MR. BELL: He does not object to that.
The CHAIRMAN: It seems such a farce to make the road zig-zag when it could
have been straight.
MR. BELL: He asks for an apology.
The CHAIRMAN: There requires an apology from both sides.
MR. J. JACKSON: Better hear what the District Council says.
MR. BELL: Leave it to the next Council to apologize.
The matter then dropped.
MR. GRIEVE drew attention to what he thought was likely, if not checked,
would be a recurring nuisance. A cartman engaged in emptying an ashpit, had
loaded his cart to a full, and the droppings in consequence fell on the road
and created a disagreeable nuisance. He had got it removed as soon as
The CHAIRMAN thought the present system of refuse removal formed a strong
argument for an Urban Council.
MR. HERDMAN moved that the District Council be requested to issue handbills
cautioning cartmen against causing a nuisance in this way, and intimating
that anyone so offending would be prosecuted.
MR. BIRKETT thought that they might also suggest that the work of removal
might be carried out at an earlier hour.
The motion was carried.
BEATS THE ELECTRIC LIGHT.
The report of the Lighting Committee recommended the payment of £86 2s 6d to
the Gas Company for lighting the public lamps, and £1 6s for the two oil
lamps near Pit Cottages.
MR. BIRKETT explained that, deducting 4s 6d, the price of a drum for holding
oil, the cost of these lamps was about 92 6d each, from October till the end
of the season in May.
MR. BELL remarked that this was very cheap; oil would knock out the
electric light. He moved that a vote of thanks be accorded to the Gas
Company for lighting the lamp at the Presbyterian Church free of charge, and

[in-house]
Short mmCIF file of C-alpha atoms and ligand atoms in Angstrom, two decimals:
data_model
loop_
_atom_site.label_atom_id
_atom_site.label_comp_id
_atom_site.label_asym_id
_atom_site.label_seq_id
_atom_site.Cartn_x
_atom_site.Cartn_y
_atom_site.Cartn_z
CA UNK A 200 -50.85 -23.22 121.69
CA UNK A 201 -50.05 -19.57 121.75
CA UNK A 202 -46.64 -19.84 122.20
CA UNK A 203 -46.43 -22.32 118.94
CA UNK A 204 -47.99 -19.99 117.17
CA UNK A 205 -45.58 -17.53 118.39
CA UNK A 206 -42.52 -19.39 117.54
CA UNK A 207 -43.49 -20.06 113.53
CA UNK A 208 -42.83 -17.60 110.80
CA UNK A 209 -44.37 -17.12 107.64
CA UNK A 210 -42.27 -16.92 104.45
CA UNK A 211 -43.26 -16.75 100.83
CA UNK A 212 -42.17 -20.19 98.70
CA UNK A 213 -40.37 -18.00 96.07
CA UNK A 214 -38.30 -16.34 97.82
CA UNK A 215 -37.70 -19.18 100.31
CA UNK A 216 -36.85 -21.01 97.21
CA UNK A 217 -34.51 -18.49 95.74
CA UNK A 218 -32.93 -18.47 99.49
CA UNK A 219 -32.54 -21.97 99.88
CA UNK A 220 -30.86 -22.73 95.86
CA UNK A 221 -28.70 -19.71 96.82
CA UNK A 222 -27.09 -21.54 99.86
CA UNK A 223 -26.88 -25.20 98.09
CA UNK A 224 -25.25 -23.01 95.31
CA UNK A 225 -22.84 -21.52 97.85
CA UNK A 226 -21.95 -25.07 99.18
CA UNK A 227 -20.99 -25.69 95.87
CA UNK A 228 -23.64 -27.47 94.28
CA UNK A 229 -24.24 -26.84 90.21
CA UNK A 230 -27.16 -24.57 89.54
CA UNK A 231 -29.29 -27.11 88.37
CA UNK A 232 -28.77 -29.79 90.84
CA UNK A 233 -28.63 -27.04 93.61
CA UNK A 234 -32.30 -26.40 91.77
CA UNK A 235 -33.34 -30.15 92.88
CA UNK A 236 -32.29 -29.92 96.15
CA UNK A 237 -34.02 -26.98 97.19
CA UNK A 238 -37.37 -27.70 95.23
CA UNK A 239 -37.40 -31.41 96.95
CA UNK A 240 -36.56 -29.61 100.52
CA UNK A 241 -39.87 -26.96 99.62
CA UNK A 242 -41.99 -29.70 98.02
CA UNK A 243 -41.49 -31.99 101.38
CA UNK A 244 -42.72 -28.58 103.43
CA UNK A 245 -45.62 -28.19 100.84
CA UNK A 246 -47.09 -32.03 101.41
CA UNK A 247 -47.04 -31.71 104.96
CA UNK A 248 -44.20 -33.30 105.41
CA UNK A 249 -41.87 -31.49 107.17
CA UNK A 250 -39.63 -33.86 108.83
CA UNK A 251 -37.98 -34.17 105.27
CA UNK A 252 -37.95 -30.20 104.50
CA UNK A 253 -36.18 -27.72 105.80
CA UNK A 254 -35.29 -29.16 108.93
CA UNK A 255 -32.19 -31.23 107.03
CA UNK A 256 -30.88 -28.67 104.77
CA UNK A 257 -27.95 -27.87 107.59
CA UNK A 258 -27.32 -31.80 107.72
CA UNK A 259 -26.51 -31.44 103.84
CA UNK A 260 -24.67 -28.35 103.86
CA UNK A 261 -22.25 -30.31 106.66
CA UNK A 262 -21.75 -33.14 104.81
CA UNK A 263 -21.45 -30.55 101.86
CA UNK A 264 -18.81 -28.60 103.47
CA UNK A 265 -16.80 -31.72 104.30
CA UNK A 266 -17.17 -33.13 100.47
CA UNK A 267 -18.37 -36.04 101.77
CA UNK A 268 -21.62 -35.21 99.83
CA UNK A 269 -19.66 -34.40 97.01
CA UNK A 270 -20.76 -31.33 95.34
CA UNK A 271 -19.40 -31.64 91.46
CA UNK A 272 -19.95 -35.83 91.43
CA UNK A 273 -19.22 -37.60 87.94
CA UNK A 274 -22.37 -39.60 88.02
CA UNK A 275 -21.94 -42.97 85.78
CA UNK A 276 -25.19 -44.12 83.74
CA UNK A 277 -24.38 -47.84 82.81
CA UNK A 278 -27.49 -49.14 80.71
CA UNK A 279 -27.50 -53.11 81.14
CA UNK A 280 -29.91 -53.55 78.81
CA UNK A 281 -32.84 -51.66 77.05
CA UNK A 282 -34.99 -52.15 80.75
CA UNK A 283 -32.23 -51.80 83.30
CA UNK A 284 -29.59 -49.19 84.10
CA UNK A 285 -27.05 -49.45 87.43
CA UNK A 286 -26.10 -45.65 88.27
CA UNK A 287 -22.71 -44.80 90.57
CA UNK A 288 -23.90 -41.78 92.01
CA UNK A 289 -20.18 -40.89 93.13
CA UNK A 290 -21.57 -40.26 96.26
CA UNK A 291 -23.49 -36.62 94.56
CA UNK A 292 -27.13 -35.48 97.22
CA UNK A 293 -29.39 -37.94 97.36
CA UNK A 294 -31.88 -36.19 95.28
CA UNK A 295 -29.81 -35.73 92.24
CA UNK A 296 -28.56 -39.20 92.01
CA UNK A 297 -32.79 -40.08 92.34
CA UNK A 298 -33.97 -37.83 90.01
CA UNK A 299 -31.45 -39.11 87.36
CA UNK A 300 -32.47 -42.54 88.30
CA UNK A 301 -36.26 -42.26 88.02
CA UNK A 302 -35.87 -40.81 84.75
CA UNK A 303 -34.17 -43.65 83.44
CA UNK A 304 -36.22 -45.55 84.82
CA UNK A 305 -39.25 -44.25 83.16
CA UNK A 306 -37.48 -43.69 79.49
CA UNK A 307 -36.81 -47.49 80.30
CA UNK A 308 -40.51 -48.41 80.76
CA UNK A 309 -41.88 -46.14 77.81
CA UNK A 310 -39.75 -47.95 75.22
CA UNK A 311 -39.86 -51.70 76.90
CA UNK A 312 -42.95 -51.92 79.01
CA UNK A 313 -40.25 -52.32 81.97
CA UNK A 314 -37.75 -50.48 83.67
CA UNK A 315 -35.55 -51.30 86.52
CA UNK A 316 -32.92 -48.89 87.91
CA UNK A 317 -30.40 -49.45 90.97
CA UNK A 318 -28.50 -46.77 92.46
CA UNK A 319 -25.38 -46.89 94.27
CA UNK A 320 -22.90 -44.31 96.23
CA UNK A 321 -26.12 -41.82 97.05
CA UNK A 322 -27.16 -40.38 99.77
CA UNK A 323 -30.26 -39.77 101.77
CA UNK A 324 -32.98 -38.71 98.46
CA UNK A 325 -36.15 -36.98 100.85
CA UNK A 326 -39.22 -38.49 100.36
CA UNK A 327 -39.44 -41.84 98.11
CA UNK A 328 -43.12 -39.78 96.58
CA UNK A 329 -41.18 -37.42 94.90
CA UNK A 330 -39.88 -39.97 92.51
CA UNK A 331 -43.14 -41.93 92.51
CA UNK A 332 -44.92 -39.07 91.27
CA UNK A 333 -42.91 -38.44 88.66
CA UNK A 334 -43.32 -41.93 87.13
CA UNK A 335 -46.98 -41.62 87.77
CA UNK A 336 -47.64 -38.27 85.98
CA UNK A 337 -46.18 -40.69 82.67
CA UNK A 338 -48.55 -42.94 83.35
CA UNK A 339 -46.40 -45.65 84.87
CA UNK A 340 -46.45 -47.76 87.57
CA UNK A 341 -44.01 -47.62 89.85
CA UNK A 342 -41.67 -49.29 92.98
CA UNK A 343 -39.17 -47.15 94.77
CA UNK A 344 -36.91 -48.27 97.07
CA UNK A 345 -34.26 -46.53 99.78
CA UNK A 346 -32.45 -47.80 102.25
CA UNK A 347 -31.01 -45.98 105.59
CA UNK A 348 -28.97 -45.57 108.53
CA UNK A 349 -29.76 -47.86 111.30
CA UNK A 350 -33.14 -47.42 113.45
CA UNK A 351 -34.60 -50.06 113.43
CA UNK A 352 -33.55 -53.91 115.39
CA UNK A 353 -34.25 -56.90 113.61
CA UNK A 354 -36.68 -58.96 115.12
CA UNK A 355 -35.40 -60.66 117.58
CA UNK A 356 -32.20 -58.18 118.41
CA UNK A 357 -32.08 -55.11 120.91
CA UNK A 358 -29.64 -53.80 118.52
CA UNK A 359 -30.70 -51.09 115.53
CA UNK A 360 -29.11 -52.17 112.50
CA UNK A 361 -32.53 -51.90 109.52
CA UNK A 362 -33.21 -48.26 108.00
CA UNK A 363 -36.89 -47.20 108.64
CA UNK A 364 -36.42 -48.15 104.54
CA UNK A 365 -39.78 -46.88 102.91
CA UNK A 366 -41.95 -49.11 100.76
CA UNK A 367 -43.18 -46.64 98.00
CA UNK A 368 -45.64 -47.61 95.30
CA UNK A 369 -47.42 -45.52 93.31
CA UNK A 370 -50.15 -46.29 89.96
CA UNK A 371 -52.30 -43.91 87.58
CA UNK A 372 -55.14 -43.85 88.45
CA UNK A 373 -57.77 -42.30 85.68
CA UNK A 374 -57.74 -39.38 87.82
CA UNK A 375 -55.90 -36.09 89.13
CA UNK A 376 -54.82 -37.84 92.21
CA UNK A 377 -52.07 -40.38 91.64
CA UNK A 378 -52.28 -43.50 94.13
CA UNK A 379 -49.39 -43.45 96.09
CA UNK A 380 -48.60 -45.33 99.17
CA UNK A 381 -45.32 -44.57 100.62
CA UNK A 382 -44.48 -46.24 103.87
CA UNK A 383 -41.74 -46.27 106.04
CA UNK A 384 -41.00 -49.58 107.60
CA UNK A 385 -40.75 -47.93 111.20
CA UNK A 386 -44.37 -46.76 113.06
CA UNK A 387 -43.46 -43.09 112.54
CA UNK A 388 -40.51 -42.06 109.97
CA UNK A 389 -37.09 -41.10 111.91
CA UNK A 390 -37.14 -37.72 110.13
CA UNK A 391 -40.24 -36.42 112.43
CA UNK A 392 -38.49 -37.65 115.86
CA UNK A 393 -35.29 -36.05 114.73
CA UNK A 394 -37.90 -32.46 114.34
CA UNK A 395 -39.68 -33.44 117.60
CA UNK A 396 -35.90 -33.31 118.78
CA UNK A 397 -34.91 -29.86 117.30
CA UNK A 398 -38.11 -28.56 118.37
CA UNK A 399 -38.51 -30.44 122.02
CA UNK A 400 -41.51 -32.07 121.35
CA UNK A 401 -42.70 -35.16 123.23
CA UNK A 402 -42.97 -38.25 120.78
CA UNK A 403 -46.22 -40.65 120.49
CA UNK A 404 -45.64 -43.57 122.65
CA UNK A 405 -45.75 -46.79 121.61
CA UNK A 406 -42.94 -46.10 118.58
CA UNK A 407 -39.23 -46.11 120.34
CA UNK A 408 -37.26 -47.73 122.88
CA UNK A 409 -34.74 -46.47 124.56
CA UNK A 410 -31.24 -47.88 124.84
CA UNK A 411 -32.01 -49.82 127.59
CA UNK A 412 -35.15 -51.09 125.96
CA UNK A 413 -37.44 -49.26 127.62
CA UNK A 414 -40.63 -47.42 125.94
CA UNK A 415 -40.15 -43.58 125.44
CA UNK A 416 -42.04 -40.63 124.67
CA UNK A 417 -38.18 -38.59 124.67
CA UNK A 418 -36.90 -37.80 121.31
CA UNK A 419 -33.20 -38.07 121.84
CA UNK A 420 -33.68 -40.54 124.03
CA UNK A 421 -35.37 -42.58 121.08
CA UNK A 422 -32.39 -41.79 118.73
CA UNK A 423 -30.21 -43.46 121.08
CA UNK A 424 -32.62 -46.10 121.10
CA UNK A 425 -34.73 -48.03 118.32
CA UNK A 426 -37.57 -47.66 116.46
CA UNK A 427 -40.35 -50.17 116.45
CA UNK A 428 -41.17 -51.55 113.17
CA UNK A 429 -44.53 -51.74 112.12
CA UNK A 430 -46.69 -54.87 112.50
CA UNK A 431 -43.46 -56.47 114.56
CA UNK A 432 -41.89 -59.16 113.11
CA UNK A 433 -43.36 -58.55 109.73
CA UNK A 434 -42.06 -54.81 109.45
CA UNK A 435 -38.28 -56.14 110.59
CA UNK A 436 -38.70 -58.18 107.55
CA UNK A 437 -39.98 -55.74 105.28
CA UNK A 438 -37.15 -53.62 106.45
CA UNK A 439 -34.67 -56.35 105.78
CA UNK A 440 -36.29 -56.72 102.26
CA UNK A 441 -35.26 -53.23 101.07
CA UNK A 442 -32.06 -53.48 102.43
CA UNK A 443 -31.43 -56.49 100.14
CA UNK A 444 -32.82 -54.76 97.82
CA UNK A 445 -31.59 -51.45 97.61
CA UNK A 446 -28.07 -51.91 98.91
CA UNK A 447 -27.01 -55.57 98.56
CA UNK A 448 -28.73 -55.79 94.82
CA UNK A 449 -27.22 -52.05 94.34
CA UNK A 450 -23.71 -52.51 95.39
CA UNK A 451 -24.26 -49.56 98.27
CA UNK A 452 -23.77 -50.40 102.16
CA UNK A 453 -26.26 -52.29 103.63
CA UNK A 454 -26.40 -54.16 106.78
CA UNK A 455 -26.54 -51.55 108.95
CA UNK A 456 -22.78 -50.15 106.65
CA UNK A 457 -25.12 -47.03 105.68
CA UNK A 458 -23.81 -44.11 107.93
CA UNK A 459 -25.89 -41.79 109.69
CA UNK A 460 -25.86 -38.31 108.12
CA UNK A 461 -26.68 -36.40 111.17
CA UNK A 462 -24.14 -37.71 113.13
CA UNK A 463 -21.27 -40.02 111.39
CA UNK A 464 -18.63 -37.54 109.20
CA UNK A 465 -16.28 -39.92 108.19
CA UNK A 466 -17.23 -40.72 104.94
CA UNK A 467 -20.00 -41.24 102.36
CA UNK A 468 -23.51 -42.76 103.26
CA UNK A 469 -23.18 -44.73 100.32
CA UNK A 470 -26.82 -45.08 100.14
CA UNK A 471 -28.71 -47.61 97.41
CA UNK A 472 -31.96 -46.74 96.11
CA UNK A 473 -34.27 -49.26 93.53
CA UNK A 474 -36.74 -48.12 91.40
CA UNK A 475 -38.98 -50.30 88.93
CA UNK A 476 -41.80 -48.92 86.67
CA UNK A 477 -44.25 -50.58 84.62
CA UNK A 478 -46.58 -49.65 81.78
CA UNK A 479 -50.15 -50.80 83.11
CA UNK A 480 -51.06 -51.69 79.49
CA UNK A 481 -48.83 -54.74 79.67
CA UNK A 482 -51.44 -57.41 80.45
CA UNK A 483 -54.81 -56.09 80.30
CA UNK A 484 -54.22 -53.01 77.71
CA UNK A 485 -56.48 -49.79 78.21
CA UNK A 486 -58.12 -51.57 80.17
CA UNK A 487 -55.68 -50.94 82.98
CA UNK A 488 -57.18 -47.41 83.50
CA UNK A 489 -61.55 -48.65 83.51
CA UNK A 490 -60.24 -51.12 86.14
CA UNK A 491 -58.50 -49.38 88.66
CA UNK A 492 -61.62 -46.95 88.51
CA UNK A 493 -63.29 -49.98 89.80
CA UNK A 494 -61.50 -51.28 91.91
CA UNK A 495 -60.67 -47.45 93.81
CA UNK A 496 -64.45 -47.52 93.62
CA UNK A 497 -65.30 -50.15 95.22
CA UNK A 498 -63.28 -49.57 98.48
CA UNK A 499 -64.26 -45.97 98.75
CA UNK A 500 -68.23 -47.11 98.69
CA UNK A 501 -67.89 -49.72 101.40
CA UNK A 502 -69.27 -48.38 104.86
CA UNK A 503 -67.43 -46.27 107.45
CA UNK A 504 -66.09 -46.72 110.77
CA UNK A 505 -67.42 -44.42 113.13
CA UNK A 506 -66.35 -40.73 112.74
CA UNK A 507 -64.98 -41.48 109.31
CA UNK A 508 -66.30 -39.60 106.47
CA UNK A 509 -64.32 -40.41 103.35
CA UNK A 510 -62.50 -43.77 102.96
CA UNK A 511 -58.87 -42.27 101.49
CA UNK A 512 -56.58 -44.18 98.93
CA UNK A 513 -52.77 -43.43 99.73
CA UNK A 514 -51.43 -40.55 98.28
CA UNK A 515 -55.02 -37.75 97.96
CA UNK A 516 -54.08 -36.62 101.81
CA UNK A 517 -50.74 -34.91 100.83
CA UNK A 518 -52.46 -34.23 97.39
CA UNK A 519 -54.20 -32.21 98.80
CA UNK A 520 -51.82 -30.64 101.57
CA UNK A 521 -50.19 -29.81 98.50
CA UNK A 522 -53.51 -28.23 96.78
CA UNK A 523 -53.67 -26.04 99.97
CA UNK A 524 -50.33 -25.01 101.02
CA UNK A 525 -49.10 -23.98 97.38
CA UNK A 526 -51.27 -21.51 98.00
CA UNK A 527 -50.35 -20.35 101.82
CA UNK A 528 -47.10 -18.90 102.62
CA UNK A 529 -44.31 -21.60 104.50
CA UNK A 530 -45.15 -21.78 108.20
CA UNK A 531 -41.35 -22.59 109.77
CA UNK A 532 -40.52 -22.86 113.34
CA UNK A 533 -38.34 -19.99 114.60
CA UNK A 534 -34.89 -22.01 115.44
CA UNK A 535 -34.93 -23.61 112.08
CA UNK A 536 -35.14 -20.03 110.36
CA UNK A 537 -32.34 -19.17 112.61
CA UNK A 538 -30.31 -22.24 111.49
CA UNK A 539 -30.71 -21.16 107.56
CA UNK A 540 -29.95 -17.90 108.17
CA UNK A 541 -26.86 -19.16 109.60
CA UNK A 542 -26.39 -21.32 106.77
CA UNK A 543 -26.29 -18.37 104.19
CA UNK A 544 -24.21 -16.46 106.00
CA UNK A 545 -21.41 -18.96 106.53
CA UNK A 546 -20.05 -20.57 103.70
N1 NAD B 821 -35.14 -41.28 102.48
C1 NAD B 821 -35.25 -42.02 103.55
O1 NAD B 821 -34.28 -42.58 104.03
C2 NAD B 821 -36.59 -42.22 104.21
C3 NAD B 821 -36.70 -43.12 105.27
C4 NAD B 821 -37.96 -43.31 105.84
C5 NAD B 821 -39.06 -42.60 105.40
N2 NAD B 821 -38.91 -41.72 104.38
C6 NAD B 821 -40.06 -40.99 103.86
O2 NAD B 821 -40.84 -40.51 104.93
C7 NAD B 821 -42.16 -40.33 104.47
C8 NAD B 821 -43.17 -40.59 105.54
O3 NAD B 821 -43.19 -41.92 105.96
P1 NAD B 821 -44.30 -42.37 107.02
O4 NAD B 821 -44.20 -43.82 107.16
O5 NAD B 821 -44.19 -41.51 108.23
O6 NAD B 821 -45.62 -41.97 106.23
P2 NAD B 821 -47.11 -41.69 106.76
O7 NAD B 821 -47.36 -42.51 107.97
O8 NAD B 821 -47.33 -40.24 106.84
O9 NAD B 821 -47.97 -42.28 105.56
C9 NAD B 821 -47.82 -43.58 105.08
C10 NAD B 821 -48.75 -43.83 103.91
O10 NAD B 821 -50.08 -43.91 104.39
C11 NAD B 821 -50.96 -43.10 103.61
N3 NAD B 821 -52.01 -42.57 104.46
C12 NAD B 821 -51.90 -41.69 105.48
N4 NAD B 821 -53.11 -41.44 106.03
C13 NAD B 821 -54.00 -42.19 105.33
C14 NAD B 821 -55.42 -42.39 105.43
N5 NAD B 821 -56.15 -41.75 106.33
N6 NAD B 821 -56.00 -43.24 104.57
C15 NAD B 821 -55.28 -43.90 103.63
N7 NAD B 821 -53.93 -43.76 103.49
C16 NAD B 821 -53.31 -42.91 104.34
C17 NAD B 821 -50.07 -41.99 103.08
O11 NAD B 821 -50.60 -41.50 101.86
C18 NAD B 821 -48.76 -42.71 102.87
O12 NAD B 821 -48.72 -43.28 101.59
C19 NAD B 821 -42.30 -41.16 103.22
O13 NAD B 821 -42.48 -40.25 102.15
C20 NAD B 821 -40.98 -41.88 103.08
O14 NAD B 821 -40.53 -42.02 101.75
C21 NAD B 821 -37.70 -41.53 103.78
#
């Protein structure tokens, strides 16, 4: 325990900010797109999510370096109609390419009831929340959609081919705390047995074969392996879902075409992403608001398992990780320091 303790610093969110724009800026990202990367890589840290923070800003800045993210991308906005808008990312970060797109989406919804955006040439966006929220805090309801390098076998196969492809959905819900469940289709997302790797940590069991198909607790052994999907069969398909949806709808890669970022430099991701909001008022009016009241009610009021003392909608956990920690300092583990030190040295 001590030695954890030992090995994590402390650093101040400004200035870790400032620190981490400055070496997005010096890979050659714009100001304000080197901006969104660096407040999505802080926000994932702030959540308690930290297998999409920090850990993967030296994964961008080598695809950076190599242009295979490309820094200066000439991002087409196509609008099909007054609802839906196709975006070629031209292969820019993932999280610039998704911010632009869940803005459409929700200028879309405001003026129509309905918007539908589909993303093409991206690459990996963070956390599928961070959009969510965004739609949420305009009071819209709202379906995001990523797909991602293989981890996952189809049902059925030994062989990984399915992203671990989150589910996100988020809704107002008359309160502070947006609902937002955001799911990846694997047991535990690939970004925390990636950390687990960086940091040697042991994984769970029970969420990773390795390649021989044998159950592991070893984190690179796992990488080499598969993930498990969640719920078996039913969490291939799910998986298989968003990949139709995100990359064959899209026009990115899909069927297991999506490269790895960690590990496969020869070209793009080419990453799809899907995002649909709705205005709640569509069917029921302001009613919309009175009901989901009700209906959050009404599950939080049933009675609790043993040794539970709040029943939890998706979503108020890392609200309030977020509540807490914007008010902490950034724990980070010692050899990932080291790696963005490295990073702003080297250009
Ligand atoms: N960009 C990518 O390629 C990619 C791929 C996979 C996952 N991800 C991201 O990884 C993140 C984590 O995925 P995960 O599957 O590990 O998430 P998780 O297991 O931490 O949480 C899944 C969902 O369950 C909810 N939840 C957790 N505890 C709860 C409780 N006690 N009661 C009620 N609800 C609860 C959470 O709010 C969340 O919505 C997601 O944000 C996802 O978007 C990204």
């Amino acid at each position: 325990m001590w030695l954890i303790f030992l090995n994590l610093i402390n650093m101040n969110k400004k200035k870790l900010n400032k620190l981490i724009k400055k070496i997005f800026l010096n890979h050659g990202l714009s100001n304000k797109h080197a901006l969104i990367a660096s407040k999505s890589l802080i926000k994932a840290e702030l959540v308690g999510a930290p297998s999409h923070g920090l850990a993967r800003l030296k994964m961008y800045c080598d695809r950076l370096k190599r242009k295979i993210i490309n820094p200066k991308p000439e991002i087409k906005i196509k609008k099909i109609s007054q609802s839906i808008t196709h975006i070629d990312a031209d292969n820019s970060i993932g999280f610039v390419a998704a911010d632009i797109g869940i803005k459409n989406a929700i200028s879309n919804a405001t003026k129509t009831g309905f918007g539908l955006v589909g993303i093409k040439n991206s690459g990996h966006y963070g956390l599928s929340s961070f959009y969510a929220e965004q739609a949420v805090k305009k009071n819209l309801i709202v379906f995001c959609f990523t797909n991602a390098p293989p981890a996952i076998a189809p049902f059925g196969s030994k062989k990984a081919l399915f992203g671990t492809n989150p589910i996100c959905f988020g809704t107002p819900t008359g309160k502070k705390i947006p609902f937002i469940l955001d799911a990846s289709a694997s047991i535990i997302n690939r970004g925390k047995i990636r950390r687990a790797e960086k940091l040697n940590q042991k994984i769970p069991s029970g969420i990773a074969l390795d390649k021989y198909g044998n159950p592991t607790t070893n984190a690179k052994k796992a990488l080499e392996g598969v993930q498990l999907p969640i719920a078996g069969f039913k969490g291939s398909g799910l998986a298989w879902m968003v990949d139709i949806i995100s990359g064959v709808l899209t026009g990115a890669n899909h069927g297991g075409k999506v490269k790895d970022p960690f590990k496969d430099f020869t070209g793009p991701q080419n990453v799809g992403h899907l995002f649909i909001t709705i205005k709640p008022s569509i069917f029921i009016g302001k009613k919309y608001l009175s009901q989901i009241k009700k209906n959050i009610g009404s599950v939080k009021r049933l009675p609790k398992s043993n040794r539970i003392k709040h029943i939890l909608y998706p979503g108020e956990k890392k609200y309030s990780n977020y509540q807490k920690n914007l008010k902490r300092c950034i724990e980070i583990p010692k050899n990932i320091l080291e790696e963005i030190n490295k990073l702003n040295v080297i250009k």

it was agreed to.
The committee recommended that a lamp which was to be taken down opposite
MESSRS. OLIVER and SNOWDON's during building operations, be removed to the
gateway at the crossing to the back road near MR. FIDLER's and that a
bracket lamp be placed on MESSRS. OLIVER and SNOWDON's.
The report was adopted.
THE NEW CEMETERY.
The CLERK read the following letter from the Joint Burial Committee to the
"I am directed by the above committee to inform you that they have purchased
(subject to the approval of the Secretary of State) from the trustees for
the Lords of the Manor of Haltwhistle, a field on the Crossbank Farm for the
purpose of a burial ground.
The amount required to be paid for the purchase of the field, walling,
drainage, laying out, &c., will be borrowed, and repaid in so many years.
Your committee therefore request an expression of opinion from your Parish
Council as to whether they consider the money borrowed should be apportioned
and calculated on the rateable value of each of the parishes interested in
the burial ground."
MR. WAUGH: How many acres is it proposed to purchase ?
The CLERK: About three.
MR. HERDMAN said the letter only asked for an expression of opinion with
regard to the apportionment of the money, but the Joint Committee would be
glad to have the opinion of the Councils concerned also as to the
suitability of the field if they thought fit to give it.
MR. WAUGH said that after MR. JACOB ROBSON's field, which the committee had
not been able to get, he thought they had made the best possible choice. For
what term of years did they propose to borrow: fifty ?
The opinion was expressed that fifty years was too long: the ground might
be filled up in that time.
MR. WAUGH: It should last 500 years. An acre has lasted more than that and
this is three acres.
MR. BELL moved that the Council approve both of the land chosen and the mode
of apportioning the loan, and this was agreed to.